Tip of the hat to our county managers
Published 9:24 am Tuesday, June 9, 2009
They are often the target of verbal attacks.
Perhaps on more occasions than we would think, they have their nights and weekends interrupted by telephone calls…some requiring them to leave home to address a problem.
In essence, their jobs are 24-7, 365 days a year.
They are not doctors, lawyers, accountants or emergency response administrators, but in reality their job requires them to fill the role of all those professional careers.
They are our county managers…in the Roanoke-Chowan area’s case, three men and one woman whose respective jobs come at a bargain basement price when compared to the work they perform on a daily basis.
The job of a county manager isn’t one of fame or fortune. Even though they are the people in charge of running a county on a daily basis, keep in mind that they work without a safety net. As is the case with most county managers across our state, they work at the whim of the county’s board of commissioners. All it takes is a majority vote at a commissioners’ meeting to relieve the manager of his or her duties. No fanfare; no retirement party…just turn in your keys and don’t let the door hit you in the butt on your way out.
County managers are always in the spotlight at this time of the year. The month of June is when the budget is finalized for the upcoming fiscal year, one that always begins on July 1.
That spotlight is shining particularly bright in 2009. Stuck in the midst of a recession, all government leaders – local, state and federal – are looking for ways to maintain critical services to the citizens while watching the bottom line on the financial spreadsheet.
In North Carolina, unfunded mandates are continually spreading from Raleigh out to each of the 100 counties as state officials are fighting to remain afloat, bogged down by a $3 billion deficit. In my humbled opinion, that deficit is linked to uncontrolled spending by the Democratic-controlled House and Senate.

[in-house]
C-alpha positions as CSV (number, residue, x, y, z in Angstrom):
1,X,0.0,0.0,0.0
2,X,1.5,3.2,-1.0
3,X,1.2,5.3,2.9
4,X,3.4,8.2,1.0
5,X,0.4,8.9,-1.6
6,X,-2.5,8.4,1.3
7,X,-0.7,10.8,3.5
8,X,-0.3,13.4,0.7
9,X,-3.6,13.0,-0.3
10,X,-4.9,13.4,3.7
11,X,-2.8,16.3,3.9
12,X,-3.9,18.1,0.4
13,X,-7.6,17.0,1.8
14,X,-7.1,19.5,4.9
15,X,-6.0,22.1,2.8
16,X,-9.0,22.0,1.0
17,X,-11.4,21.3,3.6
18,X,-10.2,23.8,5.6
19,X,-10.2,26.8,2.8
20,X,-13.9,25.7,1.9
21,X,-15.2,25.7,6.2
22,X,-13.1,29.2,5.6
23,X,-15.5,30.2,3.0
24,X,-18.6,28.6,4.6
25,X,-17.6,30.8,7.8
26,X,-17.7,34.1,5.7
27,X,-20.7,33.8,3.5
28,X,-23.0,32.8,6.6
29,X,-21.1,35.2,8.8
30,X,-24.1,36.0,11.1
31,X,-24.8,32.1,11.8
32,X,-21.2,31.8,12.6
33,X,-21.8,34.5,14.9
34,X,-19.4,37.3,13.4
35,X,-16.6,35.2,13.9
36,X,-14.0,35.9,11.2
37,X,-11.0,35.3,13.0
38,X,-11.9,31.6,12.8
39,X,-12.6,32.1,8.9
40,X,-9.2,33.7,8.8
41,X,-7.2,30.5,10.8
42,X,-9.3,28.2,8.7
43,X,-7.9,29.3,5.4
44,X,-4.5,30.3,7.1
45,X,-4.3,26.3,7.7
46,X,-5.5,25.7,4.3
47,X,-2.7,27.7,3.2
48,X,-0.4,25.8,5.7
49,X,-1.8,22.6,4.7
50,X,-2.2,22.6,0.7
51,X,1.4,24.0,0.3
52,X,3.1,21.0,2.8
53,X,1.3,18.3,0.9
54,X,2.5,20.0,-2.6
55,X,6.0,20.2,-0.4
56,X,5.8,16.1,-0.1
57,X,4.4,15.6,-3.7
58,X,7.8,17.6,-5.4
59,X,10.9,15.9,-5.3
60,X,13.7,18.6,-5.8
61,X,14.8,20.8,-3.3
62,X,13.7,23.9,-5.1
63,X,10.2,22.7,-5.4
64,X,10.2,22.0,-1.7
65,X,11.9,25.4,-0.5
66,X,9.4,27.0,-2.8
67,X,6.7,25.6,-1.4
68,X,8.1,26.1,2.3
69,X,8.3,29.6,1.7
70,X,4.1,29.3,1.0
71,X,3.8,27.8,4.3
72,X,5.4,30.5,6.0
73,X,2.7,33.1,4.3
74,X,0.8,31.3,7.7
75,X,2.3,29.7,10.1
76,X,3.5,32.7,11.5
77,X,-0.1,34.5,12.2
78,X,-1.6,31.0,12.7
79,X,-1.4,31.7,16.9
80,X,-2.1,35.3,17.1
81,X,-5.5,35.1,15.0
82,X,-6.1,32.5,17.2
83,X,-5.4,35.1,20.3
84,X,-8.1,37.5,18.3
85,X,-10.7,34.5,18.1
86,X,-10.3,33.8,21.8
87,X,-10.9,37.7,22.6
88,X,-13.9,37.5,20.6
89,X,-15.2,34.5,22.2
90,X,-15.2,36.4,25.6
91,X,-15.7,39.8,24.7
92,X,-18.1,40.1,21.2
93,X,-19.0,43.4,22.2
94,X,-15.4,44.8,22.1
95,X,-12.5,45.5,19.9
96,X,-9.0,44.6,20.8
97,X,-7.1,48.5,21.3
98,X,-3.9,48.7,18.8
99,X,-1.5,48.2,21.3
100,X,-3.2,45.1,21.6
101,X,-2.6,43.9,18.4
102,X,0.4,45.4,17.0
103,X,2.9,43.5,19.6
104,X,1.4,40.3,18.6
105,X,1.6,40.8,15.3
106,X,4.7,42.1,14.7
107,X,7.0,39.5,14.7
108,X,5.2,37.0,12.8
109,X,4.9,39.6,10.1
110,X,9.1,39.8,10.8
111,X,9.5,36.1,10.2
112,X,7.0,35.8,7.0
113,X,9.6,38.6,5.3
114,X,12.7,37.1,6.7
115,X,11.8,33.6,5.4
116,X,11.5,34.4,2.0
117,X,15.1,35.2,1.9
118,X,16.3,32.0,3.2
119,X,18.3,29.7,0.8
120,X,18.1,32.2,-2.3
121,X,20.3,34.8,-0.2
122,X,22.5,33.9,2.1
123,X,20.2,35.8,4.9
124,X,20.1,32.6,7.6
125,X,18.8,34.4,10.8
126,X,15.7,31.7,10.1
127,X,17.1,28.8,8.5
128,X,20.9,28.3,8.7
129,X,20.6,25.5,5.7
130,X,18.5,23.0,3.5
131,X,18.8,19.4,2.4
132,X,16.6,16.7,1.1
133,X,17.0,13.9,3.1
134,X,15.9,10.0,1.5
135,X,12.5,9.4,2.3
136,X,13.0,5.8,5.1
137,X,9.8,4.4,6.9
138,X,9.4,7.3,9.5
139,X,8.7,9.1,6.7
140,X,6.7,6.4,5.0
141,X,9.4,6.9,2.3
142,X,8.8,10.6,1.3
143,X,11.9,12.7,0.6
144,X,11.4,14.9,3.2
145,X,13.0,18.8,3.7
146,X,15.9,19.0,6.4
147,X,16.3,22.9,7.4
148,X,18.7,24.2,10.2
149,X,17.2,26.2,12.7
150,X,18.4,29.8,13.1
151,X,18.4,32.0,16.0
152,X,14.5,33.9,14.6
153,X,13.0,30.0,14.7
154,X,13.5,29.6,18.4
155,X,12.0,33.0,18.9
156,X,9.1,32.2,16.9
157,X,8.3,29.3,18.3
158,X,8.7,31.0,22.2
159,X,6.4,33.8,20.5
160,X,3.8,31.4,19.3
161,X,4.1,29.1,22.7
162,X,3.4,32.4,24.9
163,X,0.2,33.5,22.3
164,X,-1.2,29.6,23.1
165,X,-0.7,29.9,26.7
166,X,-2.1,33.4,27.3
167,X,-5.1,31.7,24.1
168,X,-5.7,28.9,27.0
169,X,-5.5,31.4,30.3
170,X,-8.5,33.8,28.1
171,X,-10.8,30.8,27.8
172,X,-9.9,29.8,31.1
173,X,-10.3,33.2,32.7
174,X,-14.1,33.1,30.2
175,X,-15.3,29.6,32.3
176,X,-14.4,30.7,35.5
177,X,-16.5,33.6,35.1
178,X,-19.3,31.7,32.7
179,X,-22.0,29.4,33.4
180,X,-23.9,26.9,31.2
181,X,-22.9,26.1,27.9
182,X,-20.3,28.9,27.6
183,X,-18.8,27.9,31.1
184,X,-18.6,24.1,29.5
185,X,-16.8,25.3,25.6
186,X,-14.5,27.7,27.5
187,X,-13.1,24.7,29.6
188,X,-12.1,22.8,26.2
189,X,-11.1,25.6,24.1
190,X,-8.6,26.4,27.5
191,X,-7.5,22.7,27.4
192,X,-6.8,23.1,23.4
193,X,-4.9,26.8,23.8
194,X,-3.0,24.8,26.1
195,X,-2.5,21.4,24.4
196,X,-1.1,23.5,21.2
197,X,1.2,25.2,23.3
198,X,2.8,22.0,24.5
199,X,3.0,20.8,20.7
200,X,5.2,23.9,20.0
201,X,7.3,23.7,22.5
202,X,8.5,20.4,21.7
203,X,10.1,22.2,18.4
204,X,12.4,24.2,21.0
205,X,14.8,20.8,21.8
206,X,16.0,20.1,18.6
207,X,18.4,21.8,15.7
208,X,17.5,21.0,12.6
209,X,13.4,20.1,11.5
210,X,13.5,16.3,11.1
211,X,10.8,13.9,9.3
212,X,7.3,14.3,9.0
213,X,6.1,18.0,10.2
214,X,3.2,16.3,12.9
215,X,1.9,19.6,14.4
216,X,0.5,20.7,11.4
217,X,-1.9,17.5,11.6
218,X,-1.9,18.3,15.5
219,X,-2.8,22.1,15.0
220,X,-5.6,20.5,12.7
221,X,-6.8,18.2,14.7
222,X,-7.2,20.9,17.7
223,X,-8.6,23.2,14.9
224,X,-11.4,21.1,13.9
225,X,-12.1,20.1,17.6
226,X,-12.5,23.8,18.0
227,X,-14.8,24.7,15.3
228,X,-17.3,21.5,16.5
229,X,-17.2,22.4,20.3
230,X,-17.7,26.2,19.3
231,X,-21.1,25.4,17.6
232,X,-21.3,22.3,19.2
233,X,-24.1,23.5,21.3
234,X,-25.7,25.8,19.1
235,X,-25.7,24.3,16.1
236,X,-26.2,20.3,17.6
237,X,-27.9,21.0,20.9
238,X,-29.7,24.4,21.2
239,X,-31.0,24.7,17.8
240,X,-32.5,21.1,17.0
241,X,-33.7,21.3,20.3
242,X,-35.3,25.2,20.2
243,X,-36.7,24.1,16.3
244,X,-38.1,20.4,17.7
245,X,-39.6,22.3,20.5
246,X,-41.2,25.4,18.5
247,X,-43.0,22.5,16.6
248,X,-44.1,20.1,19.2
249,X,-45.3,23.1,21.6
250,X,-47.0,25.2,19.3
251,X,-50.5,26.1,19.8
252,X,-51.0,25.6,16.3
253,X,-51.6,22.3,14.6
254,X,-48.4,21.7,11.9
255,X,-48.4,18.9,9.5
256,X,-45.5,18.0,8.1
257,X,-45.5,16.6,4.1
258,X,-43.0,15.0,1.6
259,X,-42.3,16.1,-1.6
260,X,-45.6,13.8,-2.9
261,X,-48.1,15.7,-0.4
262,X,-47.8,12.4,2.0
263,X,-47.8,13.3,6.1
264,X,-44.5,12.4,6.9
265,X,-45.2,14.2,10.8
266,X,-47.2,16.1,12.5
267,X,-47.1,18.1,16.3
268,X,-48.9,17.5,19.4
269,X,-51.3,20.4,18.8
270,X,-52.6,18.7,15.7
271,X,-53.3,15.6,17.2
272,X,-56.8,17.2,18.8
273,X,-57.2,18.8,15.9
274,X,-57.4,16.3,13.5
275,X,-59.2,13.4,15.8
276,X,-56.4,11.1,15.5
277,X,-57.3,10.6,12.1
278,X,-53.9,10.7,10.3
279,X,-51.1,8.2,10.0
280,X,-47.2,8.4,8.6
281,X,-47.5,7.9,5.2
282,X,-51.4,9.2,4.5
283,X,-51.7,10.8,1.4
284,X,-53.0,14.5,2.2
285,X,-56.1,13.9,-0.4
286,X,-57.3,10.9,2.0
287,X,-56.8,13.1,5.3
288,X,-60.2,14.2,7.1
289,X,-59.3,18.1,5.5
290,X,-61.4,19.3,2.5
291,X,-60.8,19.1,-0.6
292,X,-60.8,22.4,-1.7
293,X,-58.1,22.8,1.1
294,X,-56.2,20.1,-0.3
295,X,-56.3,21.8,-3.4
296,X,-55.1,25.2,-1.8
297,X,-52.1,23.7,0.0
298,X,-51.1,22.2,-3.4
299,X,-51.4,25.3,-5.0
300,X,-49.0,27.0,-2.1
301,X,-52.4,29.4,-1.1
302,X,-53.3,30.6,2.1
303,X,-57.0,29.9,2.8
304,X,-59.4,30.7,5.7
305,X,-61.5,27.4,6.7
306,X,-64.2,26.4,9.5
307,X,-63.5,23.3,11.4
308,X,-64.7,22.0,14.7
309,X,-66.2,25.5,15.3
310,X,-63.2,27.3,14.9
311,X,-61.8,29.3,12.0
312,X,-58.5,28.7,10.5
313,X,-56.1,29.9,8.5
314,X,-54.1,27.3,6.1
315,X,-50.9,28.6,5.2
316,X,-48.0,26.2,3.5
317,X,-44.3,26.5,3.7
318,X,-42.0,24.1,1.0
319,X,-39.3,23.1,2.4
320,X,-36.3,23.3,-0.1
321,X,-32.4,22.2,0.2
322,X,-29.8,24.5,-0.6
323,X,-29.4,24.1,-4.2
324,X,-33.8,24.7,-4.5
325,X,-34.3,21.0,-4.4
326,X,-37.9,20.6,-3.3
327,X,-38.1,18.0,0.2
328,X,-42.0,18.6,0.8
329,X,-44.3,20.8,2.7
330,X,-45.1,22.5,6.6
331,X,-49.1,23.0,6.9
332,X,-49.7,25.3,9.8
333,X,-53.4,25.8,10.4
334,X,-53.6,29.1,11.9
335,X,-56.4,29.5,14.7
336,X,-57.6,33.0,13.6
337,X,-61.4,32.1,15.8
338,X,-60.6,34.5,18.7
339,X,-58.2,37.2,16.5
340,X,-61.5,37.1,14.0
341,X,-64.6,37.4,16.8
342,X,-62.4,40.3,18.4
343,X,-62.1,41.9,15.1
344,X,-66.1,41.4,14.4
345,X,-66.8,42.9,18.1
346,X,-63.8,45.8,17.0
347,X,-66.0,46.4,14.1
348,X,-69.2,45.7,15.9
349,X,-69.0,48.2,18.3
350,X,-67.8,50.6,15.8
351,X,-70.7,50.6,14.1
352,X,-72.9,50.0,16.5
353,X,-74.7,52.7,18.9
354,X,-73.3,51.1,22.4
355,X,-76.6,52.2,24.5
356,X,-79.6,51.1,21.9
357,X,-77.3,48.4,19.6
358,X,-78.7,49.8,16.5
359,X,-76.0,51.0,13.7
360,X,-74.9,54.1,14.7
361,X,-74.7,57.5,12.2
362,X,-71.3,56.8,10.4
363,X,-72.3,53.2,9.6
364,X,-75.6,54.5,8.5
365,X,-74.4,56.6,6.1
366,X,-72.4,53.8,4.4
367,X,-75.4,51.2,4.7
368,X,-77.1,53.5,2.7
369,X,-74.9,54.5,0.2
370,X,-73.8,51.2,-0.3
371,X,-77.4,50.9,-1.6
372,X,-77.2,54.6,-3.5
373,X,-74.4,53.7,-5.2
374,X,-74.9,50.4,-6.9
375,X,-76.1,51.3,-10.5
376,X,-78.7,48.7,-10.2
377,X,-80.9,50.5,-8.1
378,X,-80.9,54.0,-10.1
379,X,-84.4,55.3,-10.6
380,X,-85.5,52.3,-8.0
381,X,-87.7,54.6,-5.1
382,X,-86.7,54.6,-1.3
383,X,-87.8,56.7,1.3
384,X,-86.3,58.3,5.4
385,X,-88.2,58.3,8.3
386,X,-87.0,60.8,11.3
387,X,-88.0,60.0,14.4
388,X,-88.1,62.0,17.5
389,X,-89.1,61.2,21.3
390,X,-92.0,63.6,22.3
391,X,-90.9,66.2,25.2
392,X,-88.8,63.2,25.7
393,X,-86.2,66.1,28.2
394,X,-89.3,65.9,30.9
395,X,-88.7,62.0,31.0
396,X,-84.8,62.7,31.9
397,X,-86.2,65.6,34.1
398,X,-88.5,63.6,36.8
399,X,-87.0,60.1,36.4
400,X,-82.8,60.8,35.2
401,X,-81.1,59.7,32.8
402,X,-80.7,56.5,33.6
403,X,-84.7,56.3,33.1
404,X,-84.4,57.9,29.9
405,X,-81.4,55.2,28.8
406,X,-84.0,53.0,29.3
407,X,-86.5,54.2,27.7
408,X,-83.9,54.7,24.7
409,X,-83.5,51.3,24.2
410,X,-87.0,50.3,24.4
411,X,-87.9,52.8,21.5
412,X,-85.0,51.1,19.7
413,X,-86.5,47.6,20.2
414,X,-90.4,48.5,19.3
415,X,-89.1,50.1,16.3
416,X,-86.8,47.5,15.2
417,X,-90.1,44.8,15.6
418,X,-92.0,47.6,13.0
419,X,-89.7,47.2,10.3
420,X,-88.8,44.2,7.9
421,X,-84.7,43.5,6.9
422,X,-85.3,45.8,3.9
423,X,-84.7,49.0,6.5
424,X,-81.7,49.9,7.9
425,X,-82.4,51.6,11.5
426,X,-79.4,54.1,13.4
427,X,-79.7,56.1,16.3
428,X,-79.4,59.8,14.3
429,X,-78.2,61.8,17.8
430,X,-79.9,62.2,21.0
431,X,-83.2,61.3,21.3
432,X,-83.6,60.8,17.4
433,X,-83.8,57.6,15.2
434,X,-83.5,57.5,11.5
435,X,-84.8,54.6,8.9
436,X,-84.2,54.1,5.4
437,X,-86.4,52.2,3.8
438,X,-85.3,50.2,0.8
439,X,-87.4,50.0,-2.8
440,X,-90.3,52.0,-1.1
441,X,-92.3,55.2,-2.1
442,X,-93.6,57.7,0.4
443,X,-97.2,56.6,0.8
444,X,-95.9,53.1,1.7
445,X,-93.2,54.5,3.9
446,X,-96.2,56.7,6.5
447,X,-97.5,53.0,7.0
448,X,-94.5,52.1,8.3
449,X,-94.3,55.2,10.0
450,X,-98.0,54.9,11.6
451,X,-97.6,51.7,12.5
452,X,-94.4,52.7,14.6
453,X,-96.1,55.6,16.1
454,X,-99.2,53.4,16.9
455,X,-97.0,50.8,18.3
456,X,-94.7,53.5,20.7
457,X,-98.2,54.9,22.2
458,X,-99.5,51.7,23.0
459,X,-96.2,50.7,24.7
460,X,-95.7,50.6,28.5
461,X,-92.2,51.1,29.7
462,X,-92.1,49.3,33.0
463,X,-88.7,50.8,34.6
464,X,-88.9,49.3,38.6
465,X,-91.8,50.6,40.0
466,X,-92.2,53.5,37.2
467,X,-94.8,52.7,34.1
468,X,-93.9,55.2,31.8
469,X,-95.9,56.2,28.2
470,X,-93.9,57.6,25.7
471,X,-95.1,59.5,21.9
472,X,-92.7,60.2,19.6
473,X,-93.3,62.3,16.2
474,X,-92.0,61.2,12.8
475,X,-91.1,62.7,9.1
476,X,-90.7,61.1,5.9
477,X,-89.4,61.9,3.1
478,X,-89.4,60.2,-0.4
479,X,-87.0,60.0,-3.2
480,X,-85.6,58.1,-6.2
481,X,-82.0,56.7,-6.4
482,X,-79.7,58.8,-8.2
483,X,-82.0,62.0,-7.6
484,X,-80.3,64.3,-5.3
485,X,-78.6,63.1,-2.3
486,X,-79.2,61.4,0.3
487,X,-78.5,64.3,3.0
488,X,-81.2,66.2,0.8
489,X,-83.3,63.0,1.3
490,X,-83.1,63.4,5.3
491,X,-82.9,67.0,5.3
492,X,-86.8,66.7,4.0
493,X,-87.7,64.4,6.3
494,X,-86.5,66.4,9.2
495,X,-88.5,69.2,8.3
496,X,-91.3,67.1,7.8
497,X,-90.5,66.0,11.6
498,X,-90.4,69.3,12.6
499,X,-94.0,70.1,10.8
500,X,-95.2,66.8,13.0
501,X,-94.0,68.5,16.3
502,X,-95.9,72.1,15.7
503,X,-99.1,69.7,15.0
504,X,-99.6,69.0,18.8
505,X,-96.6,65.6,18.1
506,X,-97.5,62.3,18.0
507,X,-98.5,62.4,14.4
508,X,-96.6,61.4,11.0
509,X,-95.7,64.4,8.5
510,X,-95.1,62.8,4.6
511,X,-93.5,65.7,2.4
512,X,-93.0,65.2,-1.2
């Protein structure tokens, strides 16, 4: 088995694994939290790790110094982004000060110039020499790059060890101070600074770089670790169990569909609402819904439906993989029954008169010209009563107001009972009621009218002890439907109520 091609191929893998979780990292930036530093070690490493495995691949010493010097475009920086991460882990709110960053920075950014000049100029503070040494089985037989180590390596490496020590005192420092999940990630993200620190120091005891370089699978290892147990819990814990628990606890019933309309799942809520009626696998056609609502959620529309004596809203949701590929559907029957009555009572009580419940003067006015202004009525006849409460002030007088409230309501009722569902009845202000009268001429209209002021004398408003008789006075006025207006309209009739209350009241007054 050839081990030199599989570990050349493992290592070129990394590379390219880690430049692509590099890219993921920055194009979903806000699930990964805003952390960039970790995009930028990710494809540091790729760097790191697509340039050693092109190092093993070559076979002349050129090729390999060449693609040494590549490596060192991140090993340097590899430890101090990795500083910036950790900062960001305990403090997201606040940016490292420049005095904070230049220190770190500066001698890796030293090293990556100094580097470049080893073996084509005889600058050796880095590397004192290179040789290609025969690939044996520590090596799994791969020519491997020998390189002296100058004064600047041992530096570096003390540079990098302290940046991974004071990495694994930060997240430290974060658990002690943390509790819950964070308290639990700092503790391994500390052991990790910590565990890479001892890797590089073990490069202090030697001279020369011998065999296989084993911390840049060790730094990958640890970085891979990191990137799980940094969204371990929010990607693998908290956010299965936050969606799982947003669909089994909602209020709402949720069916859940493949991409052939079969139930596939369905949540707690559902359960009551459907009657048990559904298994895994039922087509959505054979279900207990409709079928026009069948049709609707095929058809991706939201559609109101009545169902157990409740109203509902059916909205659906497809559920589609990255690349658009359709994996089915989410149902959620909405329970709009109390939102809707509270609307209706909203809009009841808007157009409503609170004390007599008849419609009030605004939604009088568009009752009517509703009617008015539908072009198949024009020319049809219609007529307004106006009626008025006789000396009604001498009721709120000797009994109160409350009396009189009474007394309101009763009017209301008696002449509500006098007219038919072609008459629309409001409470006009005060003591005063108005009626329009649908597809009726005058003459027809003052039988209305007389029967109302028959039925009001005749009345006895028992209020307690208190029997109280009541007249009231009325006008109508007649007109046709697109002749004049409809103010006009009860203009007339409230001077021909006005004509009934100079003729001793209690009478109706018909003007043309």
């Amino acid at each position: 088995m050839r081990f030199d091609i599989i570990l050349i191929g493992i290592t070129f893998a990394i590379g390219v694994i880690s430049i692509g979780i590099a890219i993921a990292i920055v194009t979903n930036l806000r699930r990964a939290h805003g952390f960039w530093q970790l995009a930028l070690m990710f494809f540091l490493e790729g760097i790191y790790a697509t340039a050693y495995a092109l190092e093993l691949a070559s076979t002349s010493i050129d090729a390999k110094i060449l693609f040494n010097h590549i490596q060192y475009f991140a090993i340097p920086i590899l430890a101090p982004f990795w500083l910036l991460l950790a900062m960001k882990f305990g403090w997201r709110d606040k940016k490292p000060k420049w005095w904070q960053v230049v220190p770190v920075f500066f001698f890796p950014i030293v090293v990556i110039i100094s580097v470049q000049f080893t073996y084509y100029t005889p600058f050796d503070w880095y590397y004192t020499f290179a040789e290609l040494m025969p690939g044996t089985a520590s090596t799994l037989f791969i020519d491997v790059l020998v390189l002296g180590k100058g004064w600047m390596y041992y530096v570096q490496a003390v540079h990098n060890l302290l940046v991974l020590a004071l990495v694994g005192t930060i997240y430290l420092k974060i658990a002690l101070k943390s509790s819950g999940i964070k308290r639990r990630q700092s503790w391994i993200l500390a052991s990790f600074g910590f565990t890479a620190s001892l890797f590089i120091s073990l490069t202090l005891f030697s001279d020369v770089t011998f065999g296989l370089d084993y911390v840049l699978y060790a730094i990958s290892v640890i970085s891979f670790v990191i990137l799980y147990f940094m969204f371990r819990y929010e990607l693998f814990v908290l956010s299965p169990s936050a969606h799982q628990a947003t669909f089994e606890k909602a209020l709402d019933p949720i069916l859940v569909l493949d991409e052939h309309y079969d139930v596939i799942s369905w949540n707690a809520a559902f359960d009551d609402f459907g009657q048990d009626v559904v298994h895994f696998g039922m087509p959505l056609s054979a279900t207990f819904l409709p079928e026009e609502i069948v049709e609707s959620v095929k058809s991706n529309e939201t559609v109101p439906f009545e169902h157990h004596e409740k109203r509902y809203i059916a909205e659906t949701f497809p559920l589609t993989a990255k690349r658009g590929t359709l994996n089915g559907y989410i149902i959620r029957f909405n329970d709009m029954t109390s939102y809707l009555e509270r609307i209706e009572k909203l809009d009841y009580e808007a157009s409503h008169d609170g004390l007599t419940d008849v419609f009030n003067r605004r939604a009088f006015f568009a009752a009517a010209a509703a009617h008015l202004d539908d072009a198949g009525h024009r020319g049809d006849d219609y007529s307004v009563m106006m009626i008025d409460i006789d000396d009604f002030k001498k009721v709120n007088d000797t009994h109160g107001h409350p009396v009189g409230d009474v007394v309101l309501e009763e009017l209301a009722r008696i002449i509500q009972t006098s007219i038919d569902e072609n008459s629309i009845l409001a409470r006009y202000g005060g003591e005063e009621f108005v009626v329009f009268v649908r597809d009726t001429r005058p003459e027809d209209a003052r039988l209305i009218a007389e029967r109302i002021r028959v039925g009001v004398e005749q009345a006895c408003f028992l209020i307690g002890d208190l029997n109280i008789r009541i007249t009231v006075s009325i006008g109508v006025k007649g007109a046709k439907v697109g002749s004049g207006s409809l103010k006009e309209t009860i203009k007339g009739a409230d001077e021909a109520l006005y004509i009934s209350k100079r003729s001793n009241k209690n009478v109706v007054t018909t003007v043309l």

That financial mess at the state level is coming home to roost in each county seat. Our county managers are forced to balance their budgets without the usual assortment of state aid, including ADM (Average Daily Membership) money that helps to pay for education. Thusly, public education officials throughout the state are begging for additional funding from the county level to fill that void.
Meanwhile, due to the ongoing recession, the sales tax revenue counties use to balance their budgets is down dramatically. On top of that, the state is changing the sales tax revenue formula by placing a greater emphasis on point of sale rather than per capita. That hurts the smaller, more rural counties (like us) who are not blessed with a shopping center on every corner.
For our county managers to absorb all these drastic cuts and still present a balanced budget using the current property tax rates (or in Gates County’s case, a lower rate due to revaluation), they should be commended, not ridiculed, for their efforts. Sure, some had to make tough decisions when it comes to county-provided services, but my hat is off to each manager for looking out for the good of all the people rather than a select few.
Cal Bryant is Editor of the Roanoke-Chowan News-Herald and Gates County Index. He can be contacted at firstname.lastname@example.org or 252-332-7207.